Please help make BC a happier, safer, healthier and more affordable place to live by supporting cycling initiatives within the new 10-year plan.


    Dr Jonathan Secord

    family doctor, ER physician & avid cyclist
  • commented 2015-02-03 13:51:50 -0800
    Riding my bike along Highway 5 in Kamloops on May 25th, 2014 I ran over a large piece of scrap metal on the road shoulder. It flipped up into the spokes of the front wheel & stopped my bike dead. I did a swan dive off the front and broke off the end of my elbow on impact. Relatively speaking, I was incredibly lucky. But still it resulted in two surgeries, and more than three & a half months completely off work and another three months of part-time work. I am a self-employed Registered Massage Therapist so this has been a financial challenge for me. But it has also been expensive for the province which will not receive much in the way of taxes from me this year, and has (thankfully!) paid for the excellent care I received. Please consider this type of economic impact as the transportation plan is developed for the entire province. Safe bike routes are important for all areas of the province.


    Christine Kraayvanger

  • commented 2015-02-03 10:20:28 -0800
  • commented 2014-12-12 15:02:06 -0800
    I’m writing to you concerning “B.C. on the move”, the Province’s 10-year transportation plan. I am pleased to see that cycling is at least mentioned, along with a commitment to “support and encourage cycling and walking by providing safe, accessible and convenient facilities on highways and roads”. On the other hand, I’m disturbed by the lack of specific details, such as a map showing the new routes to be added, or a budget allocation.

    You may not be aware that the Lower Mainland (where I leave) presently has huge gaps in its cycle network. As a consequence, there are many trips that, while fairly short, simply cannot be completed by bicycle, especially when riding with children or inexperienced cyclists. For example, I will happily ride with you on any route of your choosing between New Westminster and the Pitt River Bridge, but I think you’ll find it very unpleasant and dangerous, if possible at all.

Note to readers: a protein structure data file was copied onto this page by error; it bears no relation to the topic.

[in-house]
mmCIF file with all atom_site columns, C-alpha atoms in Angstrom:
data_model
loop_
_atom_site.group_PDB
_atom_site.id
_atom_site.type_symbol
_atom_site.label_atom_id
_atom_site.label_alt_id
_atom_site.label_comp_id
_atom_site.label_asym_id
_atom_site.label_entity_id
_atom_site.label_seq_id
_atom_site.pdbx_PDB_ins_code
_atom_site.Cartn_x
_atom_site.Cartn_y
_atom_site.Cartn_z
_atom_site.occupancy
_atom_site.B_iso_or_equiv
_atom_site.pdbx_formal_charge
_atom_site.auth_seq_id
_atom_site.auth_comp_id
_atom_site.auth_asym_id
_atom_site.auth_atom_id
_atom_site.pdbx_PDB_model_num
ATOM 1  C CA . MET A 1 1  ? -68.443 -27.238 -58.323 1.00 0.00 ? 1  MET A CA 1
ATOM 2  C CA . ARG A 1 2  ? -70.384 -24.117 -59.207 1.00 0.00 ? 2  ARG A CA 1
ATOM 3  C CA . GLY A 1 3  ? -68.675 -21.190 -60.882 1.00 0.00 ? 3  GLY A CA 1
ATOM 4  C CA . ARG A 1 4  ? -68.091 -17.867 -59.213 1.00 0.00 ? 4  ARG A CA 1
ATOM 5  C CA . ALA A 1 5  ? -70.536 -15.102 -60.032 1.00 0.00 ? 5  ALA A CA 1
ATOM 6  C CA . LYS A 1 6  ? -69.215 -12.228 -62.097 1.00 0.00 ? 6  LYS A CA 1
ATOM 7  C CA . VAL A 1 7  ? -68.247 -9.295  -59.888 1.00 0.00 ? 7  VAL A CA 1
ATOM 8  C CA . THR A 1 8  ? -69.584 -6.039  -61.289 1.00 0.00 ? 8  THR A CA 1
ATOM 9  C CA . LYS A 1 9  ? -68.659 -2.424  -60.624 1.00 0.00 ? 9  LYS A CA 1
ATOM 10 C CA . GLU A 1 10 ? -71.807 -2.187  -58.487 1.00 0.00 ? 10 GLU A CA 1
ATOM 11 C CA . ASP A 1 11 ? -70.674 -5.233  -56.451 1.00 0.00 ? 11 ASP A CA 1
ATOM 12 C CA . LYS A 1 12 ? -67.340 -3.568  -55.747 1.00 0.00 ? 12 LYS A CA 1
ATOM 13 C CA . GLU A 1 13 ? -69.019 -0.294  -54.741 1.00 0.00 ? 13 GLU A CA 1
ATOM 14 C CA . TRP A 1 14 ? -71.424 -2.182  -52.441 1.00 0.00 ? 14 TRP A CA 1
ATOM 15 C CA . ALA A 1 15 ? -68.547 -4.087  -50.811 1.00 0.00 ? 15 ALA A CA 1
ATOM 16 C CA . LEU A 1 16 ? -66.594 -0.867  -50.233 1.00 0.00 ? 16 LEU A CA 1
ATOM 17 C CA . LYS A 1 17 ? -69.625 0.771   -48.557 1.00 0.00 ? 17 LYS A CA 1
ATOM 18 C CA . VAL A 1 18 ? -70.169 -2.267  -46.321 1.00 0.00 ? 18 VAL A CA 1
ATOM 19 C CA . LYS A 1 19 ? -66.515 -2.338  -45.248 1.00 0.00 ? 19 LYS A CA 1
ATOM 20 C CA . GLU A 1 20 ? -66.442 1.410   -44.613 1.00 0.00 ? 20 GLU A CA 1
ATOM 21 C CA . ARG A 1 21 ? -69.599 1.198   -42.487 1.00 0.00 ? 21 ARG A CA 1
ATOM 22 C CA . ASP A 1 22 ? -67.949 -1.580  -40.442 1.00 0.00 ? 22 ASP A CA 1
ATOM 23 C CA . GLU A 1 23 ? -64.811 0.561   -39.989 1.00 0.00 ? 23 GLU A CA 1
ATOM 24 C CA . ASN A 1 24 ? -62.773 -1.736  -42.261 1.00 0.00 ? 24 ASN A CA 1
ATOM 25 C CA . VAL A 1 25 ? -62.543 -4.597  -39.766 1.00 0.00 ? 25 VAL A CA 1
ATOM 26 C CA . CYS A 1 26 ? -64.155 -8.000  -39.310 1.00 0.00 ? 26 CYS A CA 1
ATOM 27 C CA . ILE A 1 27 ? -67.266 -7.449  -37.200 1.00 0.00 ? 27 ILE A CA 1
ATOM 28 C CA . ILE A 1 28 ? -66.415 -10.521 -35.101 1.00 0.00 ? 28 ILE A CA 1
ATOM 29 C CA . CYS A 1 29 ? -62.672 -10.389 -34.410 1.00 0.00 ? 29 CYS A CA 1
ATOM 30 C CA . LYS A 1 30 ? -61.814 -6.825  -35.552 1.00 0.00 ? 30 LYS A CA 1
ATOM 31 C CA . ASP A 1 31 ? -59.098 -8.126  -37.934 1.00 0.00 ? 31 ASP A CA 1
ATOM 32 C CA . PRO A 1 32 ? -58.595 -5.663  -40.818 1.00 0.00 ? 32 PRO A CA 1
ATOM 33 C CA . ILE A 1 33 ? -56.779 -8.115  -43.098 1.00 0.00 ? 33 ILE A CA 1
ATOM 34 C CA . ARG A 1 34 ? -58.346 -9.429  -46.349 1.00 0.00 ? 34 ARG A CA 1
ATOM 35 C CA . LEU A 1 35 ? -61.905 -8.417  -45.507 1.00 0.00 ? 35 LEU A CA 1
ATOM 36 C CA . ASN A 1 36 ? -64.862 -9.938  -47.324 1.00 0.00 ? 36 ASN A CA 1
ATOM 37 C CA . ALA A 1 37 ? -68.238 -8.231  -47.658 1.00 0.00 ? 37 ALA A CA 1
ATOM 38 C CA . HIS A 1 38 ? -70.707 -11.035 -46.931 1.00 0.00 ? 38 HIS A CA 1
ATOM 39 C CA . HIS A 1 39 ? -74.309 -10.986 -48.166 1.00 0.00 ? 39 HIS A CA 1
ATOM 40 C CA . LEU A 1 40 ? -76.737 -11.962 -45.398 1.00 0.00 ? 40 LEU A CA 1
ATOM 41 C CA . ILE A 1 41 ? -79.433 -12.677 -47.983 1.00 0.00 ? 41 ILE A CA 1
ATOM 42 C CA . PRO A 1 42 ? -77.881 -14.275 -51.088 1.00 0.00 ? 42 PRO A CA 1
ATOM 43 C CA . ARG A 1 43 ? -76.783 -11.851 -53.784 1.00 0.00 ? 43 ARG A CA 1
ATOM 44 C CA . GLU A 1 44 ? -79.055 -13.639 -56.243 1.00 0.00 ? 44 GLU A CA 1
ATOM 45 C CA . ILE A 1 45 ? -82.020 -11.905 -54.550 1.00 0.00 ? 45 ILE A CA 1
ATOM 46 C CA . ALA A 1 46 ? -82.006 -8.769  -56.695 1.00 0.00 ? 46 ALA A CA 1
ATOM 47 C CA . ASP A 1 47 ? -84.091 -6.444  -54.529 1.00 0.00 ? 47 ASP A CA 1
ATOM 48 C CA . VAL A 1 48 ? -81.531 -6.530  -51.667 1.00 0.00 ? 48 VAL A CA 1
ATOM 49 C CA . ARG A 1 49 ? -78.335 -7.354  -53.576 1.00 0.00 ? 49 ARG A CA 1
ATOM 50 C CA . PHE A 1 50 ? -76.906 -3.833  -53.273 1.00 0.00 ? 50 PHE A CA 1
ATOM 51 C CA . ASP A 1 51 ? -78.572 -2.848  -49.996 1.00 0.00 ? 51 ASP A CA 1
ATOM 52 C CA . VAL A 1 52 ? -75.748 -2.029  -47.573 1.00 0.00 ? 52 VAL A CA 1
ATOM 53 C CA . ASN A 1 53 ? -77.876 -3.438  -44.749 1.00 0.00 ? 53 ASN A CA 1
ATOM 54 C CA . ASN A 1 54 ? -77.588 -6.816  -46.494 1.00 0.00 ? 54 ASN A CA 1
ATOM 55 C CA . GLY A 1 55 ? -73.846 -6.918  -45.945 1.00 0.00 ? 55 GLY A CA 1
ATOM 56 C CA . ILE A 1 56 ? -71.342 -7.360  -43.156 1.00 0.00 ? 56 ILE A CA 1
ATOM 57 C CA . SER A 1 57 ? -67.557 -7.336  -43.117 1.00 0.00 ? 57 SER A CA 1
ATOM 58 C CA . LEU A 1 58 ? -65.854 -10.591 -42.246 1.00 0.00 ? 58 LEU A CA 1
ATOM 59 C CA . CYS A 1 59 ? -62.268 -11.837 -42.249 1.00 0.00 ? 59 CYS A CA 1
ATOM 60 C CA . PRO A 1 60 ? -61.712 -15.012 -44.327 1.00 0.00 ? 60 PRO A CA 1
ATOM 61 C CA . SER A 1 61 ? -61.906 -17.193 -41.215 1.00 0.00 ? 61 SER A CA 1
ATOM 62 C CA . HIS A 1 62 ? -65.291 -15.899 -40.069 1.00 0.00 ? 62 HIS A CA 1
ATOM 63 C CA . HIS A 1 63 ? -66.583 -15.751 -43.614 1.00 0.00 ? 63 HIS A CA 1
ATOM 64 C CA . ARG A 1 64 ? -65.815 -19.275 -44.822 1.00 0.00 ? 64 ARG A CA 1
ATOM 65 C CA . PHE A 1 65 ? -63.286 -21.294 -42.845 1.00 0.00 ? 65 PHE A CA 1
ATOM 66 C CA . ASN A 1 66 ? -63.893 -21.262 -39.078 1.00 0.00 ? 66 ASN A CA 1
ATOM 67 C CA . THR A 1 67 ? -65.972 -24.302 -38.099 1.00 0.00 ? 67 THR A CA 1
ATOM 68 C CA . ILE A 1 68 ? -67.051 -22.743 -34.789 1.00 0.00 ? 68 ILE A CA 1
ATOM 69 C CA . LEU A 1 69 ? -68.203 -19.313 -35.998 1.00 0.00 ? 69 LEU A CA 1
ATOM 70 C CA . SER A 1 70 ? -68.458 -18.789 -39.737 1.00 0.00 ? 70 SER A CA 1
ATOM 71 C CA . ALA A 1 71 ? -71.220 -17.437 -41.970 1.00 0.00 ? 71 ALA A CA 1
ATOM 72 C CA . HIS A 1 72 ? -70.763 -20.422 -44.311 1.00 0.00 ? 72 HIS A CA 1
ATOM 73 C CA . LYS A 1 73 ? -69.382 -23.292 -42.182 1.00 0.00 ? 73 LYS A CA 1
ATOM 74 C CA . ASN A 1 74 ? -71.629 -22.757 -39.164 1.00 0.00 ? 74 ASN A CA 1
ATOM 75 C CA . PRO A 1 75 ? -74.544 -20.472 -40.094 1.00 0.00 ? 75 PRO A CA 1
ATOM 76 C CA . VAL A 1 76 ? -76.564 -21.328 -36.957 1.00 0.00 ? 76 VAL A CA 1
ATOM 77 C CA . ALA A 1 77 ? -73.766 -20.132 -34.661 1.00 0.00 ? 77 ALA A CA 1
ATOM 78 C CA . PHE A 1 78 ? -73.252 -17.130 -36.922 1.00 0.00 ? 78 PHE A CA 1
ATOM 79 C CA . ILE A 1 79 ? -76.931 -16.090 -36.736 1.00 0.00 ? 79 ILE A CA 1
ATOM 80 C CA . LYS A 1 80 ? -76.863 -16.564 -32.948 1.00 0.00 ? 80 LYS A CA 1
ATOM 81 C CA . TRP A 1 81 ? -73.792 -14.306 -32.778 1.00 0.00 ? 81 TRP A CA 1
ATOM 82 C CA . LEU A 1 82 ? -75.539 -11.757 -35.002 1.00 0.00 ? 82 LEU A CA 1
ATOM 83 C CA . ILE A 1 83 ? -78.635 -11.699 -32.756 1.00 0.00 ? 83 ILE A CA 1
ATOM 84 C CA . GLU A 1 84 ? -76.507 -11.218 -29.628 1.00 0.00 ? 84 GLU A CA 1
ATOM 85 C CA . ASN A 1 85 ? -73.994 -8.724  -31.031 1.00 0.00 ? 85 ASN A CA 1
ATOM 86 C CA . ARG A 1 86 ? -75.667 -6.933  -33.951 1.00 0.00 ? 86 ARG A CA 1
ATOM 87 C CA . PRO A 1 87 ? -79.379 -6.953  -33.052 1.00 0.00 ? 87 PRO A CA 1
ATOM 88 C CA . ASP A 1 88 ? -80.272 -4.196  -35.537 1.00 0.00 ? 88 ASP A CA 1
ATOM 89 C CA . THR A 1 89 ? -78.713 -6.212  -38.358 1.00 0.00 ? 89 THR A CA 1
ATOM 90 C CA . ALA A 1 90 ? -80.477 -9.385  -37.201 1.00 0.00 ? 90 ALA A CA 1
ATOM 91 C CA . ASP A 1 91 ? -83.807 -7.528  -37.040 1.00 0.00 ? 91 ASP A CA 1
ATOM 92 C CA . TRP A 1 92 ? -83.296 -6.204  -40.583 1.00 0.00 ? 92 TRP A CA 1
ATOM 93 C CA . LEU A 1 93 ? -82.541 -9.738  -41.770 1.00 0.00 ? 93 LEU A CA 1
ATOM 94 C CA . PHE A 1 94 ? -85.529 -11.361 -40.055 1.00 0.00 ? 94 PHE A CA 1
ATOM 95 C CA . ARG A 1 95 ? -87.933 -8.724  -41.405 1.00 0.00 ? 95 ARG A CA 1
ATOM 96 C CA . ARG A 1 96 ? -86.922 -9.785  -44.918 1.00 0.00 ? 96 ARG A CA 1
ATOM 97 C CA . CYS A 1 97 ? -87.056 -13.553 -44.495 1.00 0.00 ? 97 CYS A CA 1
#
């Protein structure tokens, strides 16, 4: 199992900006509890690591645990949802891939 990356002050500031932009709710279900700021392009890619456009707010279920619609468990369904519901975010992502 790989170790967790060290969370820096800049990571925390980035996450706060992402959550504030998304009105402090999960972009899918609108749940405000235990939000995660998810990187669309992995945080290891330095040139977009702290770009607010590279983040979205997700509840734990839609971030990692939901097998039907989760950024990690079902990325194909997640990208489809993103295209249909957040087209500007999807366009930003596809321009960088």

Opponents of cycle infrastructure will say that, in view of the small numbers of cyclists in BC, there is no need for safe, accessible routes. This argument neglects the fact that our transportation network is heavily biased against cycling, so that cycling here artificially depressed, to well below its natural level. (The natural level of cycling is what it would be in a neutral transportation network, one that provides adequately for all modes.) In countries with such a neutral network (or something approaching it) the level of cycling is around 20 – 30% of trips. These countries enjoy enormous benefits in mobility for all (including the poor, the young, and the disabled) and in health and safety.

    B.C. can easily enjoy similar benefits, if we’re prepared to spend rather modest sums of money. Cycling offers a fantastic return on investment.
  • commented 2014-12-10 18:11:19 -0800
  • commented 2014-12-07 21:52:38 -0800
  • commented 2014-12-07 21:39:22 -0800
    The Honourable Todd Stone, M.L.A,

    Minister of Transportation and Infrastructure

    Room 306, Parliament Buildings

    Victoria, BC V8V 1X4

    Dear Minister,

    As the Ministry of Transportation and Infrastructure develops its ten-year transportation plan, ‘BC on the Move,’ I would like to emphasize the importance of developing a plan that can move BC in a healthier direction.

    Specifically, the plan should:

    Make it easier for British Columbians to walk, bike or roll where they need to go.
    Commit to a comprehensive ‘Active Transportation Strategy’ for people to walk, bike or roll, aligning policy and funding to support the development of local infrastructure within a larger provincial network.
    BC should be investing between $88M and $175M in active transportation per year over the next ten years to meet the needs of British Columbians and to catch up with other leading jurisdictions. This should include investments in ‘universal design’ walking and rolling facilities, triple ‘A’ (all ages and abilities) cycling facilities and support for Active School Travel Planning.

    Make transit a more convenient choice for more British Columbians.
    Provide funding and policy support for the BC Transit Strategic Plan 2030 and TransLink’s Regional Transportation Strategy (2013).
    Address the needs of small towns and rural communities by providing funding and policy support for innovative approaches to public transit within communities and between regional centres.